Either way, people still need these answers, and many are not getting them.
What is the solution?
Many advisors and firms have had it easy by only offering advice around growing money inside investments. For a while, Americans’ largest need has been just that: saving for retirement. Retirement savers are the demographic of people who have traditionally made up the largest portion of the financial advice world in recent past. Because of the large number of baby boomers retiring in recent years, this has begun to shift. Advisors unwilling or unable to answer retirement questions should either change their business model so they can begin providing these new answers or let their clients go.
There are many great firms that do not have these issues and have adequately trained advisors. It seems that society is revealing a genuine and pressing need for a new type of advice and advisors who answer these new questions. Shouldn’t it be normal to answer questions that relate to the spending of money and not only the saving of it?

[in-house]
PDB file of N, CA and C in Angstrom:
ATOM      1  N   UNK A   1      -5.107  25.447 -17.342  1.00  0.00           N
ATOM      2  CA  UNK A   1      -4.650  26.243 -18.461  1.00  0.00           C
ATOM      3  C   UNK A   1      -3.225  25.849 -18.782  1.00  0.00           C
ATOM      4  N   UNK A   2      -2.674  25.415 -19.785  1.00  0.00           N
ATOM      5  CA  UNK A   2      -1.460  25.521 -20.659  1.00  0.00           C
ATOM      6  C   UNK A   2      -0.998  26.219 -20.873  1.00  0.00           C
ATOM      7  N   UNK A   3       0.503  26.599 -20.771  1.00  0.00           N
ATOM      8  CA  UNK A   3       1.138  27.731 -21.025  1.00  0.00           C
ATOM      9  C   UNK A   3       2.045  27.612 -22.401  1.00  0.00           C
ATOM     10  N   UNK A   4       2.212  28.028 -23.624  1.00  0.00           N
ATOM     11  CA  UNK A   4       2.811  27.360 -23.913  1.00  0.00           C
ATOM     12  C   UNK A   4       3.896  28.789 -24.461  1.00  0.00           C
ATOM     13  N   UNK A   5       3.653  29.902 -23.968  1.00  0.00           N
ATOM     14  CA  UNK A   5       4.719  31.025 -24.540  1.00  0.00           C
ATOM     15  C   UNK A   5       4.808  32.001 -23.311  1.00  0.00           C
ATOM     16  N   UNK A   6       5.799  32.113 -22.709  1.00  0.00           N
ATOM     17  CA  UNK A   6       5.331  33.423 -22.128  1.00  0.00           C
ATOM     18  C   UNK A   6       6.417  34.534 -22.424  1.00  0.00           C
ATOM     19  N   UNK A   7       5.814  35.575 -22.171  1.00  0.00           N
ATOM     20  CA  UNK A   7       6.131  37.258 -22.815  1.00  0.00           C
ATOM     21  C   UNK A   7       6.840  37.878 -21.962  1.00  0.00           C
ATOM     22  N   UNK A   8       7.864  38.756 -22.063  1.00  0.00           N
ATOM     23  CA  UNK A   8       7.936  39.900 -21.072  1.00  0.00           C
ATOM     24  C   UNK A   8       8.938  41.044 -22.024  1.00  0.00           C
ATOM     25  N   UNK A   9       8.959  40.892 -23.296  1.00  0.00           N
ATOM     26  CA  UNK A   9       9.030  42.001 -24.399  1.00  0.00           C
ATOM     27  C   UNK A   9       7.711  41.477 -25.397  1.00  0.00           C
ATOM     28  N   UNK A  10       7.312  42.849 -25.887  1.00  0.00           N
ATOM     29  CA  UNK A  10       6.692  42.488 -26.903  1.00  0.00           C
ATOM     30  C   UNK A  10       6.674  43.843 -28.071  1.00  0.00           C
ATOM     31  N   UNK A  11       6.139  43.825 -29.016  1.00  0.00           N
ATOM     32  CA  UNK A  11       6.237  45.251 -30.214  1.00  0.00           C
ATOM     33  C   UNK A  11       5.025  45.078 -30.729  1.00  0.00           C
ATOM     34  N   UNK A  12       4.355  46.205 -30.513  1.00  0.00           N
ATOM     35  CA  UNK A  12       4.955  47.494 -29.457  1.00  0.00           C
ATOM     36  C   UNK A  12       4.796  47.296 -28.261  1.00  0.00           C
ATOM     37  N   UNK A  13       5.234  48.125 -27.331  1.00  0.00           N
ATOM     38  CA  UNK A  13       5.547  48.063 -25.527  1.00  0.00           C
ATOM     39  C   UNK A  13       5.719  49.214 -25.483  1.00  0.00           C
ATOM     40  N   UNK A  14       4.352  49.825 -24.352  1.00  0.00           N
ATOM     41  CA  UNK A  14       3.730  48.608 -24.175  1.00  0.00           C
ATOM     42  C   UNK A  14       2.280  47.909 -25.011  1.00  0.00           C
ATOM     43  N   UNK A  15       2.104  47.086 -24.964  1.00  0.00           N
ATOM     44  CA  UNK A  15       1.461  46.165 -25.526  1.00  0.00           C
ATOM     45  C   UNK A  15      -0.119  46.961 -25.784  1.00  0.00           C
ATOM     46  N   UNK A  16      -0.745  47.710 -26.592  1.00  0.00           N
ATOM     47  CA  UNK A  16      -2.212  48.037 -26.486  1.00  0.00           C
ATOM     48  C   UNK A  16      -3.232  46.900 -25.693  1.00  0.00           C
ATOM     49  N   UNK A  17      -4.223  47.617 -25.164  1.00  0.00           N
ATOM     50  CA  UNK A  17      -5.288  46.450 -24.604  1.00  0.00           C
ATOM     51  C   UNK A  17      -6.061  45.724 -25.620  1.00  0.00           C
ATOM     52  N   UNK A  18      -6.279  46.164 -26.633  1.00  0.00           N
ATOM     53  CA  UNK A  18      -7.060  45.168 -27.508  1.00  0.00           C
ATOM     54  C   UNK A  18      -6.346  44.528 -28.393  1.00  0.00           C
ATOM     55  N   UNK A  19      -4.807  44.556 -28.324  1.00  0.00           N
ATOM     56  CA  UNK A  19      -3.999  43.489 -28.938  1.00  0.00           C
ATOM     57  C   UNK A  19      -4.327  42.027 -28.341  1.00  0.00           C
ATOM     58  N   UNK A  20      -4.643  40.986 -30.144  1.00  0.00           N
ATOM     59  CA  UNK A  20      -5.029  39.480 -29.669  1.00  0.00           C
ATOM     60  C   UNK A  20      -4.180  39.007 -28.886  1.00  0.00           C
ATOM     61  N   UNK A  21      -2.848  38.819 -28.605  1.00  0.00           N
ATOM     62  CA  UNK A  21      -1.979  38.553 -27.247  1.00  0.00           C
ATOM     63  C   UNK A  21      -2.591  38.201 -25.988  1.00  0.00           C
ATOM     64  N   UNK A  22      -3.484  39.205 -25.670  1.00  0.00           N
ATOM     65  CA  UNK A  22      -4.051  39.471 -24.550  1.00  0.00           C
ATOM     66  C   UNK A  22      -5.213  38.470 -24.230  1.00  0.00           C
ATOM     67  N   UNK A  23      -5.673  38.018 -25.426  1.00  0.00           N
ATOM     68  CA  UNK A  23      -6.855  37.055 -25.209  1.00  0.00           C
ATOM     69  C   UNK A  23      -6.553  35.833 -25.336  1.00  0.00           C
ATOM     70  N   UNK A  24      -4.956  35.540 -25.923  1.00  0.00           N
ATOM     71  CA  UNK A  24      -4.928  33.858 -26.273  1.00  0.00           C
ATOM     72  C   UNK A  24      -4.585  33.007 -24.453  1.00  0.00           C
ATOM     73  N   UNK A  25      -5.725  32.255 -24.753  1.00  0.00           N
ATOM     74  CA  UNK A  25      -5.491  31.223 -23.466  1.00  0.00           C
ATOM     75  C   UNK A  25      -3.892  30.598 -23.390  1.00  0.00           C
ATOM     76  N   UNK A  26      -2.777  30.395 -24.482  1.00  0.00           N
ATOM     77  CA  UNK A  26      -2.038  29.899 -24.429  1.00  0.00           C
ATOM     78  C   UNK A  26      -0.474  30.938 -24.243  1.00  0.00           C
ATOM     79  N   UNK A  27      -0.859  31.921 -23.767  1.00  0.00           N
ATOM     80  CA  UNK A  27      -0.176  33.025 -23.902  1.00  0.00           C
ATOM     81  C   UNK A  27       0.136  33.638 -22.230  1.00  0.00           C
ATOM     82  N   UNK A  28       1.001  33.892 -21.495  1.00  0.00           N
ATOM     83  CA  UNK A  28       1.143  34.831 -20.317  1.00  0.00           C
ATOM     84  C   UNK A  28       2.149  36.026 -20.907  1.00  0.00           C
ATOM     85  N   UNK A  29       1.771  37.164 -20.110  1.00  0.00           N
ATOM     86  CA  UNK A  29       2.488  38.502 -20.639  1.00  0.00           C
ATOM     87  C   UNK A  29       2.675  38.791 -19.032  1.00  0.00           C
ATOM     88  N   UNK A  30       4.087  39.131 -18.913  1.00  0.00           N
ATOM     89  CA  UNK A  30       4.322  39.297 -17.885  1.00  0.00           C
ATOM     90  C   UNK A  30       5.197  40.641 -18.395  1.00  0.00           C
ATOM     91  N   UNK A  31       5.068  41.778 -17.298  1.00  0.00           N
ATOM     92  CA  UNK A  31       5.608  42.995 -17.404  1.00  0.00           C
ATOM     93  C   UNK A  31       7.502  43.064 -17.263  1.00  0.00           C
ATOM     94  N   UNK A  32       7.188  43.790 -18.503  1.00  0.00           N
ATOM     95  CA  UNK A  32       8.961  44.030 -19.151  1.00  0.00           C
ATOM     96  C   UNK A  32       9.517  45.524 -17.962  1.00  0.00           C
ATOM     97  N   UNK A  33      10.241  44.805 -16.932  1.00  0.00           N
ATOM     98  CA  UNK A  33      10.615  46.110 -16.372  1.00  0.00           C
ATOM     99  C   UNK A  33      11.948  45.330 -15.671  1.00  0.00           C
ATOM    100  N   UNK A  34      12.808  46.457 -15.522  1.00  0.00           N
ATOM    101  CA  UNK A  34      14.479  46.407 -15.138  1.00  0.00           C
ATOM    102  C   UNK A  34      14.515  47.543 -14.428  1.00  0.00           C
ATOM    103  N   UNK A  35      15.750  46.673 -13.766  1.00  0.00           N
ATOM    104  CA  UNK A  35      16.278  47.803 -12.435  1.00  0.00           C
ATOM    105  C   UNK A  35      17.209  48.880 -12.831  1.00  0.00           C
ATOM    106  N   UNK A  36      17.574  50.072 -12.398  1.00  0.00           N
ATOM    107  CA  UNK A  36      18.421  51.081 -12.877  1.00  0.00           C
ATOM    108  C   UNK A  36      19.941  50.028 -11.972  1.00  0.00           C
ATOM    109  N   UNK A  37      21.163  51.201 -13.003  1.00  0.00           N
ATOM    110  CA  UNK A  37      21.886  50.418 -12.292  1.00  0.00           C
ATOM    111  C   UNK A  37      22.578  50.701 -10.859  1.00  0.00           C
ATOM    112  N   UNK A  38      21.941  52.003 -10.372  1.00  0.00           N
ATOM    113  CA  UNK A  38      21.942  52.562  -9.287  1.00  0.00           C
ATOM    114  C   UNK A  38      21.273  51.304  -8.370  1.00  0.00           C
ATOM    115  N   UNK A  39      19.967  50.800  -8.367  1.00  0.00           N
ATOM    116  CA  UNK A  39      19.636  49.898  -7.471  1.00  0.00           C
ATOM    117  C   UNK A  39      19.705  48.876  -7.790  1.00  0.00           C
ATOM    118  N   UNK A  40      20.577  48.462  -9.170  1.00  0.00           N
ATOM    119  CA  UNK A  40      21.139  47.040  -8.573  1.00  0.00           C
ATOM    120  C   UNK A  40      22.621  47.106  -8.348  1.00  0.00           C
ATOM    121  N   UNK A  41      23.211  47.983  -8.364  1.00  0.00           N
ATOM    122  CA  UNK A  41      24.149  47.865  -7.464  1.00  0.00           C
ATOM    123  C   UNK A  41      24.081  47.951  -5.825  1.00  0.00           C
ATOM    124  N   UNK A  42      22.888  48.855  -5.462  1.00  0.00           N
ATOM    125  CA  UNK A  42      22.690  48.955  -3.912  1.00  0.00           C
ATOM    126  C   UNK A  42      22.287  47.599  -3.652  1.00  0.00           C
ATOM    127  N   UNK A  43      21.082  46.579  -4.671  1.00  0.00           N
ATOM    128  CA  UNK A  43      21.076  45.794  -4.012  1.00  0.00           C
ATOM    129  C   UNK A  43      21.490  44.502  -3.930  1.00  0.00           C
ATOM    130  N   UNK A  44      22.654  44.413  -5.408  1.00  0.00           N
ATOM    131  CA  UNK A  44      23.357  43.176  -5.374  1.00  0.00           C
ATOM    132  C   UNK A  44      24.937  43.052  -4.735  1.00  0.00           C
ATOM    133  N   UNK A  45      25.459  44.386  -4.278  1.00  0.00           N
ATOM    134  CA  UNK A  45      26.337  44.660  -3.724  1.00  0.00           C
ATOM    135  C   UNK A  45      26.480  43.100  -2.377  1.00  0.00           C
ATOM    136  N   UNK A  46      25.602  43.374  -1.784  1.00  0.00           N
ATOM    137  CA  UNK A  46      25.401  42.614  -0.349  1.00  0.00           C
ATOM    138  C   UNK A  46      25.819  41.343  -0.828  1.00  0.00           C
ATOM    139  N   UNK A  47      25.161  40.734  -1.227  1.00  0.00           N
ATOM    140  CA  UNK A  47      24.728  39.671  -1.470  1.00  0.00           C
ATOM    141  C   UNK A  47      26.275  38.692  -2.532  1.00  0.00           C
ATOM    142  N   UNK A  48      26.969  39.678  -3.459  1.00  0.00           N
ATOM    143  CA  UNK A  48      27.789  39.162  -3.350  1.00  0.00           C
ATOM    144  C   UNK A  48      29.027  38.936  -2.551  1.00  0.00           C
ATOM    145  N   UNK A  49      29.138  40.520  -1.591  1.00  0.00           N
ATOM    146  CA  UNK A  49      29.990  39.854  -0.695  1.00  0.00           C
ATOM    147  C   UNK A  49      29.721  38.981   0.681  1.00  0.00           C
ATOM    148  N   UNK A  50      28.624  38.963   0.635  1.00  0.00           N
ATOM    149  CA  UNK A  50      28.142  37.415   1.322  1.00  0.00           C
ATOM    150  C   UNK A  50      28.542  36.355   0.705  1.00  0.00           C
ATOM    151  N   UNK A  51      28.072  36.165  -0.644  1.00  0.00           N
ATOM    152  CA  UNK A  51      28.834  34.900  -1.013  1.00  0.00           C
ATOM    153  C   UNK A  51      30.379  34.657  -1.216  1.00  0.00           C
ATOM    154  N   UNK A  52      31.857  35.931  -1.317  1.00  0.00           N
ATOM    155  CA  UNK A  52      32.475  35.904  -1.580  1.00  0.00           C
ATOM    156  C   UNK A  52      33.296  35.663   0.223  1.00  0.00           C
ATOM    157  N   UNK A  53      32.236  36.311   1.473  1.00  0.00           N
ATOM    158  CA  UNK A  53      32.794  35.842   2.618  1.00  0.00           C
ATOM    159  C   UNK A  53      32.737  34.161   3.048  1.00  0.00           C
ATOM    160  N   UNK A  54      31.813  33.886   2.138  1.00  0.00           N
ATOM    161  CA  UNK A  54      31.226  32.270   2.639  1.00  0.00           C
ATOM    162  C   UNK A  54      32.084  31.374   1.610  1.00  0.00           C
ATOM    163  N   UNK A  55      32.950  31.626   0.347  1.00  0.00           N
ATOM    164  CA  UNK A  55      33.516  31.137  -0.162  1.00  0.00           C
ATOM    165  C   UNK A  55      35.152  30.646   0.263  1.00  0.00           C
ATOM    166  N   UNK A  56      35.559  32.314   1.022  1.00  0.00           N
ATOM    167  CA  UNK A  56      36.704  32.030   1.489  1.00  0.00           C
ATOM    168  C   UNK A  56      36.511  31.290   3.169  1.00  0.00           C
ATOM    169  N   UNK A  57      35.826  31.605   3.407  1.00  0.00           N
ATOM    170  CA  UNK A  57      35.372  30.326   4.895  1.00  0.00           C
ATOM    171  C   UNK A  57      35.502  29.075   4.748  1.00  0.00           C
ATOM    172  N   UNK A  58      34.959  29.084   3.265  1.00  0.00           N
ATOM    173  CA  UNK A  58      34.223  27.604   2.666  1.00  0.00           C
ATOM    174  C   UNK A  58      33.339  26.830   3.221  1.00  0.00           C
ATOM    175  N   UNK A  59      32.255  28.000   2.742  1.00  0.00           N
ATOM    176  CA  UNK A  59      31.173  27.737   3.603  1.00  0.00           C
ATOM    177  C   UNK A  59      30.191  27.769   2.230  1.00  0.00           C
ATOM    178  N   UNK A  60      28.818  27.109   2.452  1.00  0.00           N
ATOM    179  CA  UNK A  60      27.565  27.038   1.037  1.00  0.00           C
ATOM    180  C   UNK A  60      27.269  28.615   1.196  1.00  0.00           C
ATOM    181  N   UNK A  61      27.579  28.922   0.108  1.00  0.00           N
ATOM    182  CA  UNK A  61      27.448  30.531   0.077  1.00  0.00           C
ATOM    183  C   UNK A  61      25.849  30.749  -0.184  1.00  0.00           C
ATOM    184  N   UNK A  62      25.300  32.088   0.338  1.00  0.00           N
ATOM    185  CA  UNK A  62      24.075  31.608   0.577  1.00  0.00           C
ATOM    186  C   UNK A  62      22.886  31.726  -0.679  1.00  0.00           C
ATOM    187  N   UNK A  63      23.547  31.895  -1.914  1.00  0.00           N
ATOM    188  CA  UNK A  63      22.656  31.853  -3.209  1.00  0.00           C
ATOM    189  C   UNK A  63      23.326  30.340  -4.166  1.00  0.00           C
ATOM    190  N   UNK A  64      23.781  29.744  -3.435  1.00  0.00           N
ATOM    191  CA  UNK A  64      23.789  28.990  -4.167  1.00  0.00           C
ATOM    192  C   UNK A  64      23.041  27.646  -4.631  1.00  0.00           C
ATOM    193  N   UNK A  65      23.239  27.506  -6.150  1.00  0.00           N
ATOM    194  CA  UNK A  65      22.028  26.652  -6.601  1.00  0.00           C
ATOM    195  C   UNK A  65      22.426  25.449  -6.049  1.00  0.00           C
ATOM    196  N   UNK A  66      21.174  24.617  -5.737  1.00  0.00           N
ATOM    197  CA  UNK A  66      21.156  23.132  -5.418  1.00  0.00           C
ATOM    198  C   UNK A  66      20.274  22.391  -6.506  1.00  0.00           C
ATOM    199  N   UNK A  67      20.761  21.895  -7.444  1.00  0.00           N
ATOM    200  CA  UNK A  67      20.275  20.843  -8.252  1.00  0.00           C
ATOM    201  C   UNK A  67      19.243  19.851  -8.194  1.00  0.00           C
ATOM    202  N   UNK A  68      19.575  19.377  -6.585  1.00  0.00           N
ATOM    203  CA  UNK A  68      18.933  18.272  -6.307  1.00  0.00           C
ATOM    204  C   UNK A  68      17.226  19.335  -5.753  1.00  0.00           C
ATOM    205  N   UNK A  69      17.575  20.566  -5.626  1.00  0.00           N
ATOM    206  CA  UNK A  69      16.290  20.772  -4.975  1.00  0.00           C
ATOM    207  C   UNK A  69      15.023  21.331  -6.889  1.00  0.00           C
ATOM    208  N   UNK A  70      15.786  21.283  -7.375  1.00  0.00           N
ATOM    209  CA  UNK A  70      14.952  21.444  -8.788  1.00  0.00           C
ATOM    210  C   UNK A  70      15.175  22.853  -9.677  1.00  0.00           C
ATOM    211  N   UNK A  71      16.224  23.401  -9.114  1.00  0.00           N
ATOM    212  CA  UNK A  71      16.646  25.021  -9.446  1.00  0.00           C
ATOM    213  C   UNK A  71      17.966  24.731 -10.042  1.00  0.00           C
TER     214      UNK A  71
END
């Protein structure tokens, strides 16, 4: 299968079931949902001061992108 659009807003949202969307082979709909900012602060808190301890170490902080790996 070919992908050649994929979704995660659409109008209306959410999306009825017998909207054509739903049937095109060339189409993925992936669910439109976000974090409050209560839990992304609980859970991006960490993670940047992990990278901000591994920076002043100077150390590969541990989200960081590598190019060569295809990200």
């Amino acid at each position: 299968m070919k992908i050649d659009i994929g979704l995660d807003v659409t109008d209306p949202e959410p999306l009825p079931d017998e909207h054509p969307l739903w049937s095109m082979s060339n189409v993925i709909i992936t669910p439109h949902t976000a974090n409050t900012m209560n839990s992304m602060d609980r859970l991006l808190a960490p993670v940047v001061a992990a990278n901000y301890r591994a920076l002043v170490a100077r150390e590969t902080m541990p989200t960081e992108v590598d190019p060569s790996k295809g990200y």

First, advisors could take responsibility and not shrug off the need for clients to have detailed help by recommending they speak to the proper professional. I’m not promoting the idea of inappropriate advice. Advisors not properly licensed for tax or legal advice should obviously not be giving that sort of information.
However, this has often been a cop out. Near-retirees often hear “we don’t do that; you’ll have to talk to your CPA.” I get it. It’s OK and proper to say that. But shouldn’t it be the financial professional’s job to make the introduction to the CPA or attorney or Medicare professional? Maybe even take it one step further and let the other professional know the specific question that their client is even asking? This would be a great way for financial planning to evolve! Imagine advisors as a general guide leading these new retirees to the correct people and services and even telling the professional exactly what help they need! The professional then works with the advisor as a sort of team. With so many baby boomers retiring daily, this would indeed be a much-welcomed shift.